British security services tried to frame a Garda sergeant over the murder of two senior police officers from Northern Ireland to distract attention from their own collusion, an inquiry has heard.
Retired Sergeant Owen Corrigan said claims he passed on sensitive information to the IRA were a tactic by the British to switch the spotlight from their backing of loyalist paramilitaries.
Any other evidence against him in the long-running Smithwick Tribunal was down to gossip among police officers who had never met him, he said. "Policemen are gossips, by and large," he told the inquiry.
Mr Corrigan is the last witness to appear before the tribunal, which is investigating claims that some gardai colluded with the IRA gang that shot two Royal Ulster Constabulary officers in 1989. Chief Superintendent Harry Breen and Superintendent Bob Buchanan died in an ambush in south Armagh shortly after they left a meeting at Dundalk Garda station.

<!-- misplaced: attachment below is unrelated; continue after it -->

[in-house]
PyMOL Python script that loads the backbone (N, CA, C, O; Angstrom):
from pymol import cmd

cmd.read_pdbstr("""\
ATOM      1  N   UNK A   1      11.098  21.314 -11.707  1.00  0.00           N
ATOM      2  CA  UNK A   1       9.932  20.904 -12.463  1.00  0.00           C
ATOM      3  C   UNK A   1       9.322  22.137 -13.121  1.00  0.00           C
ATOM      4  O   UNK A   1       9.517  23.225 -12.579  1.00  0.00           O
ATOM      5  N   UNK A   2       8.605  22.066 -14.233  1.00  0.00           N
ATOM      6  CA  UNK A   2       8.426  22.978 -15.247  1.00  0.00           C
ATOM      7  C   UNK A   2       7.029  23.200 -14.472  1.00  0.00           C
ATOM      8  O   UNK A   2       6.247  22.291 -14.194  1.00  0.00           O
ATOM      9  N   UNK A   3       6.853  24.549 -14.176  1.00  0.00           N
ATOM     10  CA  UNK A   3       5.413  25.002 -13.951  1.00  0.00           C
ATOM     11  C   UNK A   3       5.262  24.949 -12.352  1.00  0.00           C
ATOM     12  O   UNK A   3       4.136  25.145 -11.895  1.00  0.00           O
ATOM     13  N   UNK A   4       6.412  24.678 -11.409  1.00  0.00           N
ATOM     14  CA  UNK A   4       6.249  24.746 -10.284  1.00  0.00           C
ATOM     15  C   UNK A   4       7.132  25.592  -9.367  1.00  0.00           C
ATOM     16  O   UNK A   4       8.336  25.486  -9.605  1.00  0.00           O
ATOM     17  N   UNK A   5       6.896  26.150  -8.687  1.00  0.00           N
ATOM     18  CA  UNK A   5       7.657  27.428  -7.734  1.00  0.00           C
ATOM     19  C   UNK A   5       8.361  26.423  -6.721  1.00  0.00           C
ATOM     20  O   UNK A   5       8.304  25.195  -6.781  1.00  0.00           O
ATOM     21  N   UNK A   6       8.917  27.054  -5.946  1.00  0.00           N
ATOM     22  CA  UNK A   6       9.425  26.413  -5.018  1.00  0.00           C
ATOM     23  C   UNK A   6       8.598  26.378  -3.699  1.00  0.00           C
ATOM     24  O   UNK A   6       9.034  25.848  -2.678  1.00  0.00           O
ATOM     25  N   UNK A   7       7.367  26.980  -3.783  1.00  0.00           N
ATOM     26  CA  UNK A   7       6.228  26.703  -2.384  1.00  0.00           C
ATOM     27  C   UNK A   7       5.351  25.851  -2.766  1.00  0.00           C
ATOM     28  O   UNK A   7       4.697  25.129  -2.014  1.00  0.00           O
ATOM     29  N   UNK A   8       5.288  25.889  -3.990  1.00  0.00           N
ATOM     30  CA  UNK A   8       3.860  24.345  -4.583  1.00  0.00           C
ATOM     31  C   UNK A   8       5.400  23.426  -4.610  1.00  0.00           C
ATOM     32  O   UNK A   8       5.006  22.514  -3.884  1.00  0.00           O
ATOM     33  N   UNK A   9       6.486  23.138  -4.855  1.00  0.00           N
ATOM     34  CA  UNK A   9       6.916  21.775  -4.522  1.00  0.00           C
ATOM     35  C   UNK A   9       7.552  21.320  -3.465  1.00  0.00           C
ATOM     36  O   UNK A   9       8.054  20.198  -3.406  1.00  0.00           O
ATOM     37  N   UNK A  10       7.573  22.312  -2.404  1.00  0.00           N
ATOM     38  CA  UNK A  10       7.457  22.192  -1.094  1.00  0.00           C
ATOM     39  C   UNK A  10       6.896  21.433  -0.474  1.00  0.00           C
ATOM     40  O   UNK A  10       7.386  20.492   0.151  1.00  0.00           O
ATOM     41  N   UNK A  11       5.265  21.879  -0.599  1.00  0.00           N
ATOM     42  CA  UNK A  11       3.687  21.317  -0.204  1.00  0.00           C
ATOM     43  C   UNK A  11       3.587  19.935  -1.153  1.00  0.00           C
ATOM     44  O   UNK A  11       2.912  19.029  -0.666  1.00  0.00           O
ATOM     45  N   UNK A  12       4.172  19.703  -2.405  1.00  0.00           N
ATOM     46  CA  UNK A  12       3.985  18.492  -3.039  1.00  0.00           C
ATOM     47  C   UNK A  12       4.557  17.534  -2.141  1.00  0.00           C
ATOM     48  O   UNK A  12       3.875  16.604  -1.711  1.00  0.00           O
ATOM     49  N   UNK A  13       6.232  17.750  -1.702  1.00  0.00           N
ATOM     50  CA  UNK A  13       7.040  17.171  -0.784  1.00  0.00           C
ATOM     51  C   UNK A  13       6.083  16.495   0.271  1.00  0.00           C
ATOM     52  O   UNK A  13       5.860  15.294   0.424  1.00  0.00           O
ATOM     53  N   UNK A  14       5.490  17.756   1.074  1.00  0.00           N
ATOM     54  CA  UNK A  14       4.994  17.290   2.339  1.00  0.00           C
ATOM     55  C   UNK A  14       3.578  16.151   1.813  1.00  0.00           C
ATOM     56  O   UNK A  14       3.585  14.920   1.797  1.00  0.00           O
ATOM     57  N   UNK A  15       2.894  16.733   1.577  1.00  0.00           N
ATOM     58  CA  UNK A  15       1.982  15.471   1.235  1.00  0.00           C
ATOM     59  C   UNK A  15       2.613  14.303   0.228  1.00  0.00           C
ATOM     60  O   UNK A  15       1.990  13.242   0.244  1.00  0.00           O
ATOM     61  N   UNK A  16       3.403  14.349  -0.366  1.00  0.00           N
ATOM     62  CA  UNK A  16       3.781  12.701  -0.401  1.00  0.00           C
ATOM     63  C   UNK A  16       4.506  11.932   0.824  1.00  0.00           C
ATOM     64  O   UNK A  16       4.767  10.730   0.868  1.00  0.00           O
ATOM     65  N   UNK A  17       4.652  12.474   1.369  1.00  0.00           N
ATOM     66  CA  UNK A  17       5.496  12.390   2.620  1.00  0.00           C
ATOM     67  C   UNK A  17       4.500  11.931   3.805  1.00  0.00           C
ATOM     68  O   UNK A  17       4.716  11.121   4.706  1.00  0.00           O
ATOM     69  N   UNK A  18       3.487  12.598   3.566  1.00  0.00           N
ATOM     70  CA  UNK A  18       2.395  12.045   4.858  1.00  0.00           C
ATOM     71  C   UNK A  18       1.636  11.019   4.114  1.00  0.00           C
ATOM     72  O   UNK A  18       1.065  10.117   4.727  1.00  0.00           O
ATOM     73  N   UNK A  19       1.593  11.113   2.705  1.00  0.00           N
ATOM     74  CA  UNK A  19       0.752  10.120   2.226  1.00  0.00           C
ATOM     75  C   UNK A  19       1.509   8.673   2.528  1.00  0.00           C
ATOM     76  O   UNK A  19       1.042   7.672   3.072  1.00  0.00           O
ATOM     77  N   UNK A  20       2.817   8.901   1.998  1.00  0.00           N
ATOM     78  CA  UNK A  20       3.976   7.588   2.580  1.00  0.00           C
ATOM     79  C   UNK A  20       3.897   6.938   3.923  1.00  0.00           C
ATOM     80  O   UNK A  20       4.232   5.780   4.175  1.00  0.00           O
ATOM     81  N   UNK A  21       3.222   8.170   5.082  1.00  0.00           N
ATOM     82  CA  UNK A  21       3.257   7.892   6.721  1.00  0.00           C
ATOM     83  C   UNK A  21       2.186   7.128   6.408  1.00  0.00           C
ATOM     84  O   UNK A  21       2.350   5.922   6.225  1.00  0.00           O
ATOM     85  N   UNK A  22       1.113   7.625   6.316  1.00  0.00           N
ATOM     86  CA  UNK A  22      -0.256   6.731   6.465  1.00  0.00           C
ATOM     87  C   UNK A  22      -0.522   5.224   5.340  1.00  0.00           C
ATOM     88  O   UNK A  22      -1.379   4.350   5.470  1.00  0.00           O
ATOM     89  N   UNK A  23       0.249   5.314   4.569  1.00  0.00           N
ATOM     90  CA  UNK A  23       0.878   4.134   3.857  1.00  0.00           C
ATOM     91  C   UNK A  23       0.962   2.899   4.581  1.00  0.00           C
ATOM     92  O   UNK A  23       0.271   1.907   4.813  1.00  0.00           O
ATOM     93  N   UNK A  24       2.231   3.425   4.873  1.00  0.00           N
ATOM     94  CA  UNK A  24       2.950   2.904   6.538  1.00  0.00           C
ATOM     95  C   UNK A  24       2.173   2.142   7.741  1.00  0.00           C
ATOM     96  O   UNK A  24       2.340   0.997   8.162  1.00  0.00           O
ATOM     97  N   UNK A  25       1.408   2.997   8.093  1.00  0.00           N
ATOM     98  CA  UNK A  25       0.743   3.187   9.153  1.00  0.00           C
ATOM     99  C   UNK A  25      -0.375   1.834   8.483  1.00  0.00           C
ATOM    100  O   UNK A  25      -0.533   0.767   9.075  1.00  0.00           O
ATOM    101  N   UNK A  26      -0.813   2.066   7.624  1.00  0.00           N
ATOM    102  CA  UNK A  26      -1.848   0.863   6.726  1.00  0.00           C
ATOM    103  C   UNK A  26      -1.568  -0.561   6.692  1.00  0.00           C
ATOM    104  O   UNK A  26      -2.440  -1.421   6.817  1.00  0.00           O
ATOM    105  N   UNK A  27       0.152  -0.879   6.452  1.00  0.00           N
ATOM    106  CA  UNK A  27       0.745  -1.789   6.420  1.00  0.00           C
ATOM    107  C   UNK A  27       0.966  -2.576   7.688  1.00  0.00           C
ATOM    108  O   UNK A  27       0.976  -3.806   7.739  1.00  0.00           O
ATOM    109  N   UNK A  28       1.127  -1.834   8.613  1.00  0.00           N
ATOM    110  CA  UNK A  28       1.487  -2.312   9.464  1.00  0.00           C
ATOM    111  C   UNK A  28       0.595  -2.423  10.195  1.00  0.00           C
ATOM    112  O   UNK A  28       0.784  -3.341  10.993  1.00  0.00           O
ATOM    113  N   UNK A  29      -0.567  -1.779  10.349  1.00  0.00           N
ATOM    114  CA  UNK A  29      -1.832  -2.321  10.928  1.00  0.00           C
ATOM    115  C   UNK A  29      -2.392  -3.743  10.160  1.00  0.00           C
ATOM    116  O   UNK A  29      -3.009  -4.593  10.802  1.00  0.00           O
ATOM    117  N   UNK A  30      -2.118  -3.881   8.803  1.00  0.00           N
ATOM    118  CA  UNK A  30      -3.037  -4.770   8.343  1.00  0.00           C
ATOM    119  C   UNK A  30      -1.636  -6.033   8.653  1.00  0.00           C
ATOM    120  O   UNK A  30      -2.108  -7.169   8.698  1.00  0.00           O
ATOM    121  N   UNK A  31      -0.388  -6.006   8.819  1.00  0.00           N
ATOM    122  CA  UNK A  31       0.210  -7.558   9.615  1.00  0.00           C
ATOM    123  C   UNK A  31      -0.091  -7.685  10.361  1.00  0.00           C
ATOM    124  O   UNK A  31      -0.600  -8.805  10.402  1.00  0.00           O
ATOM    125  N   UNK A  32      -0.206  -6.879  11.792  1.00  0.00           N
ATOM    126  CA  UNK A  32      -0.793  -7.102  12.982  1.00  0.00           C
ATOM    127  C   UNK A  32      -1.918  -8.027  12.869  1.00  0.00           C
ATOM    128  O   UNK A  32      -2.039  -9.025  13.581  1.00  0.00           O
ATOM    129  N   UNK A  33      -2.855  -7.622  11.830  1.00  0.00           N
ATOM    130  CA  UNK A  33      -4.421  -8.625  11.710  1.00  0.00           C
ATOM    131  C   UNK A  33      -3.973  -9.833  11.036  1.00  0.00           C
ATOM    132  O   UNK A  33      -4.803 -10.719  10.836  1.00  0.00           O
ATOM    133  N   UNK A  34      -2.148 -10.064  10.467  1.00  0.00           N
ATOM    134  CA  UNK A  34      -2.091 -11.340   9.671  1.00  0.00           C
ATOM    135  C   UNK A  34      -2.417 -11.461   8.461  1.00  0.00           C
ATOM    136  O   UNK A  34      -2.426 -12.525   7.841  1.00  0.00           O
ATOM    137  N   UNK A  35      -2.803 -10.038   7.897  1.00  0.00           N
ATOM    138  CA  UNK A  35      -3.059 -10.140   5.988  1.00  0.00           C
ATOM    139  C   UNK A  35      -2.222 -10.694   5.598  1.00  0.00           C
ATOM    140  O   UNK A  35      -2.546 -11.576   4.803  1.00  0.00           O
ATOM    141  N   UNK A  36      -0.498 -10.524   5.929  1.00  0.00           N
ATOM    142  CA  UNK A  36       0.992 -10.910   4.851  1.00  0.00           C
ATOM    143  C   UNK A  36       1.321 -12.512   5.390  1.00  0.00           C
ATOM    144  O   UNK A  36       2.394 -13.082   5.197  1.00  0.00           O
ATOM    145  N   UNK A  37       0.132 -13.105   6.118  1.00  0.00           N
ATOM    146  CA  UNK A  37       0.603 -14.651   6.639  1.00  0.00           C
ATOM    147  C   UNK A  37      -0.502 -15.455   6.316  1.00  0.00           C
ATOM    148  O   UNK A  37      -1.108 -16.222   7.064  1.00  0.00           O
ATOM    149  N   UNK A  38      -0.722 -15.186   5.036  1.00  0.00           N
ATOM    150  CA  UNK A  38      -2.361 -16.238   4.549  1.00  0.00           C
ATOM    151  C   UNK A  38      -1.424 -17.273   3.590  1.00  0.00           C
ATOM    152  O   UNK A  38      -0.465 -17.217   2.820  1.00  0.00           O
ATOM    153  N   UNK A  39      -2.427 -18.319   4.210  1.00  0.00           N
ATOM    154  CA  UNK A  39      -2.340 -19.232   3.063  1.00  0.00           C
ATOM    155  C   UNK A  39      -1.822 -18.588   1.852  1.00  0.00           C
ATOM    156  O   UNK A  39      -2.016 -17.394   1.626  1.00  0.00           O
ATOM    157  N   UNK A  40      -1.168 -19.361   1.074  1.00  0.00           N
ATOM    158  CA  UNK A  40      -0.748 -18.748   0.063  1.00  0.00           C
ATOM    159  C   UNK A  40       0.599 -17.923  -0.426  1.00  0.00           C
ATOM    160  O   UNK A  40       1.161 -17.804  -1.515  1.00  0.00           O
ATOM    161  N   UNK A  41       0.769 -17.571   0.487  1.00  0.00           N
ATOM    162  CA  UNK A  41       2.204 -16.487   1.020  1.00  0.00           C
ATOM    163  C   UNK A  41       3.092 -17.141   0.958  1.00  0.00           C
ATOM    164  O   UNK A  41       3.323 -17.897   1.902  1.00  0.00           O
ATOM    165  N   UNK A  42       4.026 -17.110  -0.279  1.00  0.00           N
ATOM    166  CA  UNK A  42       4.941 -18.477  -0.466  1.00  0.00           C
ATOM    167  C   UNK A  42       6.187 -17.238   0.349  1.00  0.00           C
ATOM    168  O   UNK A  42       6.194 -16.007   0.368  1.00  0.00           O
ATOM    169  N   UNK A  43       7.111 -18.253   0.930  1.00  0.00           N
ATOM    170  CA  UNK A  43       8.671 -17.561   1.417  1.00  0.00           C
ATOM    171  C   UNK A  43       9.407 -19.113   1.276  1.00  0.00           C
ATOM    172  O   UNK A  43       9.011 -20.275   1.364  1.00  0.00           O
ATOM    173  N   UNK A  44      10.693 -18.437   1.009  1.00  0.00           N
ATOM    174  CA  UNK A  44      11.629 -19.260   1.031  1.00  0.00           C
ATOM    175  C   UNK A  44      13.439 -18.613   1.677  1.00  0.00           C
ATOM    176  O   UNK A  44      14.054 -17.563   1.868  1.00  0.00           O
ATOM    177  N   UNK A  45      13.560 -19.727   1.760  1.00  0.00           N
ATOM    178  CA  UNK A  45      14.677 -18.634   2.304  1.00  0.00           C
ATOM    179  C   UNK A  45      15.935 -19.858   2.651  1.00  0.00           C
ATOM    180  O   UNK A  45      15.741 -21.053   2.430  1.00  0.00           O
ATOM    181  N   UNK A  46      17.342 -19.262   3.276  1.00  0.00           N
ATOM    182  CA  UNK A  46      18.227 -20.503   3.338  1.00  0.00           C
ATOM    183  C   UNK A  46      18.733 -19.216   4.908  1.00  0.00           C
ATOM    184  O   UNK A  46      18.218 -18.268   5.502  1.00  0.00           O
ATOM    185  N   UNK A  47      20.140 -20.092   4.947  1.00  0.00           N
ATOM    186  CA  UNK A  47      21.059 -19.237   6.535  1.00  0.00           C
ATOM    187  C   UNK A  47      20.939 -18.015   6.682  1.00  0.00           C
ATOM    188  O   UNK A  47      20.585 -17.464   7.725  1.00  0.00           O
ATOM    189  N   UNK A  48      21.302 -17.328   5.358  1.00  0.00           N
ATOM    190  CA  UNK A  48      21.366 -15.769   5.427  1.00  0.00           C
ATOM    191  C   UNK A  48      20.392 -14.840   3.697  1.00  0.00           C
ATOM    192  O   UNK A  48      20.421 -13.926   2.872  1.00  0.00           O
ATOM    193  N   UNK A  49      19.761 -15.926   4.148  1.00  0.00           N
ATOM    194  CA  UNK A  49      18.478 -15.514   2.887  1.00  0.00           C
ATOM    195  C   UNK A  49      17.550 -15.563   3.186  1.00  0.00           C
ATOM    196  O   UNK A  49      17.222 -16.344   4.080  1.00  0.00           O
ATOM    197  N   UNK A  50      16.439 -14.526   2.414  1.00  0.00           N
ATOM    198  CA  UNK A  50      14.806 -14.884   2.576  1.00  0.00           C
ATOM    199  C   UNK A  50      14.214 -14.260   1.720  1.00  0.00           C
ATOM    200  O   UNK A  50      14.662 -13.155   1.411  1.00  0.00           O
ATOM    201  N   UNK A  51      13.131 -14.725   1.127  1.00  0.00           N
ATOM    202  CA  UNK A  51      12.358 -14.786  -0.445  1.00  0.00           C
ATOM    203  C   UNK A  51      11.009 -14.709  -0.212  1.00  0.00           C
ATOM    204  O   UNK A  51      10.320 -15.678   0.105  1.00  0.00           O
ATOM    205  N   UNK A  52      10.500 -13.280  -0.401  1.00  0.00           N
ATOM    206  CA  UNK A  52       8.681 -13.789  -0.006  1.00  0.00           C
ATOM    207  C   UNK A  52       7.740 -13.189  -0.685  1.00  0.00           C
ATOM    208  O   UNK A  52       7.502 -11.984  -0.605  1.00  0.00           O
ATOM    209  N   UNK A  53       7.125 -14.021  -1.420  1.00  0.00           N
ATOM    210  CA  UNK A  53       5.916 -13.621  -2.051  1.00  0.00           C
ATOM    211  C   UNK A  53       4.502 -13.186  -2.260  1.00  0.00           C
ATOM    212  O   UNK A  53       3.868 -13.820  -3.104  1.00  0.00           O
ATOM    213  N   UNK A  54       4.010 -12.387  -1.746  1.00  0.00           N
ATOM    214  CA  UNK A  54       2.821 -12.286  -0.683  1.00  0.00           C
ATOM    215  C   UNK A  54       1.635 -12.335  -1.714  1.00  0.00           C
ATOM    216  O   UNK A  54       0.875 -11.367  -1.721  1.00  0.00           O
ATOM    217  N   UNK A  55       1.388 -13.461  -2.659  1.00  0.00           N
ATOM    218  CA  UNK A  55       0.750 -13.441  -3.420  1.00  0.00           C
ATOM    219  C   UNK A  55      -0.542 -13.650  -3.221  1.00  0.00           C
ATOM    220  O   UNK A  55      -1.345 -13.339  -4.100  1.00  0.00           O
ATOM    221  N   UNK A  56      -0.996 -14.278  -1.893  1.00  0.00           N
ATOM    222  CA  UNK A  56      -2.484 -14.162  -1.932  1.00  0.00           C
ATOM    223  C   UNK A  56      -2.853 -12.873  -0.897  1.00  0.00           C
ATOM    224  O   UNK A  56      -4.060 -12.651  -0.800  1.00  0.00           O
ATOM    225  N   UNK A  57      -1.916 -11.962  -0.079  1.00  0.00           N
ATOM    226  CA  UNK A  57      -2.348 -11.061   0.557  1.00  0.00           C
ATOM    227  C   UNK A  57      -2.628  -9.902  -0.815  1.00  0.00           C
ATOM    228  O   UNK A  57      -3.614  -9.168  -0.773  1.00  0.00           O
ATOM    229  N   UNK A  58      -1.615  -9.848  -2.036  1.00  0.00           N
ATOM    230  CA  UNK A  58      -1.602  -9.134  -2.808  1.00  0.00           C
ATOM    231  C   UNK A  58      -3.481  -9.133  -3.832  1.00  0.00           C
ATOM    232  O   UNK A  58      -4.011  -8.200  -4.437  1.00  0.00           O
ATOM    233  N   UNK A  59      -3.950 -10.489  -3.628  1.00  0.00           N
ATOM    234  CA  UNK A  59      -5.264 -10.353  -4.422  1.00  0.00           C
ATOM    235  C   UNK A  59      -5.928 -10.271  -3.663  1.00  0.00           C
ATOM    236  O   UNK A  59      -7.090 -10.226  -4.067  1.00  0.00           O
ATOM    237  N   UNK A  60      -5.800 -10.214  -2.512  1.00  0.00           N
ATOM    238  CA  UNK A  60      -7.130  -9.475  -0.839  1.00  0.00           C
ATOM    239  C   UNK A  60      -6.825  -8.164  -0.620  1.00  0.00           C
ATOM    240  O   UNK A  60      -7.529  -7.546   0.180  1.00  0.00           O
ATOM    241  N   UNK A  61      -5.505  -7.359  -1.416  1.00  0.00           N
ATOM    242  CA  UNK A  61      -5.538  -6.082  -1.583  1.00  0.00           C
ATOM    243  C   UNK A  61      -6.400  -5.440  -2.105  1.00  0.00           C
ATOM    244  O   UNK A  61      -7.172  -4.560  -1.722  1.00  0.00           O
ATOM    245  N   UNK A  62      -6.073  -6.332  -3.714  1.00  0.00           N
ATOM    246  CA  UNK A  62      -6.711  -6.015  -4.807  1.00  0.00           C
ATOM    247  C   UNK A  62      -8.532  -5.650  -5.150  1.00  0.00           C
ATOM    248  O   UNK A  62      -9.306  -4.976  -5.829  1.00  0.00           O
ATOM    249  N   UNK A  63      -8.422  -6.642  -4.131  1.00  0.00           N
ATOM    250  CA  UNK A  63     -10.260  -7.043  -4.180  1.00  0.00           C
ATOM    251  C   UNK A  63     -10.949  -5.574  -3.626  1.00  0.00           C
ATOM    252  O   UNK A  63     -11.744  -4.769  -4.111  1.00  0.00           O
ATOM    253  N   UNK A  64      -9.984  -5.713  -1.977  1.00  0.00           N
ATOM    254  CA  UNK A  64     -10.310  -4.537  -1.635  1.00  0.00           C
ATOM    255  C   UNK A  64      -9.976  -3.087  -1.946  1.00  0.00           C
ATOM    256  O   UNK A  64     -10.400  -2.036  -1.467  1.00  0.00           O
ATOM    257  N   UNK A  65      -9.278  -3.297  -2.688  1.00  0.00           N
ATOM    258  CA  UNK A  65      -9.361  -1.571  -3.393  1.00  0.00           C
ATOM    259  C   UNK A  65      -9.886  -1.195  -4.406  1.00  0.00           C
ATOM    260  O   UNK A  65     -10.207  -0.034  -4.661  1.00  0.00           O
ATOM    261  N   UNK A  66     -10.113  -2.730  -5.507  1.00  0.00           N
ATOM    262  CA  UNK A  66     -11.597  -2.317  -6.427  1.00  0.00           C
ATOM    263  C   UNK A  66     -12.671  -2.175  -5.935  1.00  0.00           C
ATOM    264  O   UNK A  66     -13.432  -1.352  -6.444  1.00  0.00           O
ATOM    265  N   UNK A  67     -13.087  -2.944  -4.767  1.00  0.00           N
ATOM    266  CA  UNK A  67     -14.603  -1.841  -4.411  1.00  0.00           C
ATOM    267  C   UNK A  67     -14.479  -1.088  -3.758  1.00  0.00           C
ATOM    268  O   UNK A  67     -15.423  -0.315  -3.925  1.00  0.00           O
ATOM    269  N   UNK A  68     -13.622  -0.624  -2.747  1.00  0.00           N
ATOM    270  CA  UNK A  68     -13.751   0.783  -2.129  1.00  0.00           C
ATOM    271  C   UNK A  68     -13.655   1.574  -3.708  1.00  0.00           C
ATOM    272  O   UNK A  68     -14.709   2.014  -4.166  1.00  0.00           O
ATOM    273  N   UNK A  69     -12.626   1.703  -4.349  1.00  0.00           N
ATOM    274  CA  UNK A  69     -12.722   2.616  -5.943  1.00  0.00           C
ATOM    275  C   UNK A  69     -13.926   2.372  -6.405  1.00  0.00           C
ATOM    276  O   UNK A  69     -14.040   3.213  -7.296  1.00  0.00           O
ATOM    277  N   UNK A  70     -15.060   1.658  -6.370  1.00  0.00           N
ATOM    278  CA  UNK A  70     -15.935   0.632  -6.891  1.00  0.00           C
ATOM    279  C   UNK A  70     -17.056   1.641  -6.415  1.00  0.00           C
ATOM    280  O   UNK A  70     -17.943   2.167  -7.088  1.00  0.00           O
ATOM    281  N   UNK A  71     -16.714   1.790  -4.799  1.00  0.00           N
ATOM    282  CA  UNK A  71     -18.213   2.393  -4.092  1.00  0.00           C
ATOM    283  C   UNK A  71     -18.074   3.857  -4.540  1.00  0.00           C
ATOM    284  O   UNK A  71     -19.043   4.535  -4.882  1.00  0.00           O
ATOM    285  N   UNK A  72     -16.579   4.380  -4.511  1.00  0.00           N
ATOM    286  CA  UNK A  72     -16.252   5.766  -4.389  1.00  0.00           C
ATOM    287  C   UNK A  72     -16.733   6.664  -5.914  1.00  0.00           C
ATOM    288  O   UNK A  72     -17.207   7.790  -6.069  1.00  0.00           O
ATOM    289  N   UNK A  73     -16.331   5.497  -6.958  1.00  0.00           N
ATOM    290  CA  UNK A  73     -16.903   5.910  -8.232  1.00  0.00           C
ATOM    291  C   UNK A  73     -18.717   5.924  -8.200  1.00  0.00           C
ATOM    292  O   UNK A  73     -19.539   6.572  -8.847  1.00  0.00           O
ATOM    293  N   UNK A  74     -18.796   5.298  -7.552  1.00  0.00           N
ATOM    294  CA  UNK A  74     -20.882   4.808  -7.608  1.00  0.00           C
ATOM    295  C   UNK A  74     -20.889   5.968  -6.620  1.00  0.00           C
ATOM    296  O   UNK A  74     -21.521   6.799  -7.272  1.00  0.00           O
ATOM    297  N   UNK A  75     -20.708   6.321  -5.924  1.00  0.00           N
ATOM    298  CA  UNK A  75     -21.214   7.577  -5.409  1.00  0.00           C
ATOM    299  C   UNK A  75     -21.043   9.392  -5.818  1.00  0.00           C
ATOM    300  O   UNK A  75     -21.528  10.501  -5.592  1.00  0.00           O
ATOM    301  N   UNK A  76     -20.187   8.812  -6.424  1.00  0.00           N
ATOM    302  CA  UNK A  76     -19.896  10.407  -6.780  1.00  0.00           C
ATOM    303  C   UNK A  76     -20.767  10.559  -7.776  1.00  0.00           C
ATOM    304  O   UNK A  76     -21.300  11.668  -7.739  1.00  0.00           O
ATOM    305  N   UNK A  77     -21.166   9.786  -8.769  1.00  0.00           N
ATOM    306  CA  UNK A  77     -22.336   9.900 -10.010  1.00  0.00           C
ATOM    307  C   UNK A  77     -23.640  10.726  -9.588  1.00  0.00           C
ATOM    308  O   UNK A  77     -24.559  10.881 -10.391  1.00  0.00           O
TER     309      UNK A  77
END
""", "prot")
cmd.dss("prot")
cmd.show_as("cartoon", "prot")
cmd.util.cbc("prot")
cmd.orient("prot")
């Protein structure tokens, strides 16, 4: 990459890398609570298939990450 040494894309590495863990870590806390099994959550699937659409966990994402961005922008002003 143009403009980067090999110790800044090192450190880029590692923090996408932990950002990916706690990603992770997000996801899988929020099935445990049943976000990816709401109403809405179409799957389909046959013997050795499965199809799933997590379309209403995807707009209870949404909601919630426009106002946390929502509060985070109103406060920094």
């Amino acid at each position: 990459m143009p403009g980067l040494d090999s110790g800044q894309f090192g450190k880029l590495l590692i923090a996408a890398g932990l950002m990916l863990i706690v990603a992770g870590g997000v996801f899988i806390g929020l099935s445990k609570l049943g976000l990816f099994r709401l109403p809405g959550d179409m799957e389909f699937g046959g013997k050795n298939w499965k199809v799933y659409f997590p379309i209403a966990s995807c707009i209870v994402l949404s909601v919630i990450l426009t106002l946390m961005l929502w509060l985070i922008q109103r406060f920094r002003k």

Mr Corrigan, based at Dundalk Garda station at the time, told the inquiry the only evidence against him was a statement by a British army agent Kevin Fulton, also known as Peter Keeley.
The claims were made to strengthen allegations of a link between Irish authorities and the IRA in the wake of substantiated allegations of British security service collusion with loyalist paramilitaries, the tribunal heard. "That is it in a nutshell," said Mr Corrigan.
The former detective said Mr Fulton continued to be paid by the British security services while in prison serving a two-and-a-half-year sentence for armed robbery.
The allegations that Mr Corrigan was involved in collusion were the most serious ever made during a tribunal in the history of the Irish state and the most serious ever levelled against any member of the Garda, he said.
Mr Corrigan said he was not in charge of border security at the time of the killings, but had always opposed RUC officers coming to Dundalk Garda station, for their own safety. The town was a hive of subversives, coming in and out of the station with documents to gather intelligence, he said.
The Tribunal heard Mr Fulton made a statement in September 2003 that he was in a house on the day of the murders and a man told him that Mr Corrigan was involved. His barrister Jim O'Callaghan said it "suited the intentions" of the British security services to link Mr Corrigan to the double killings.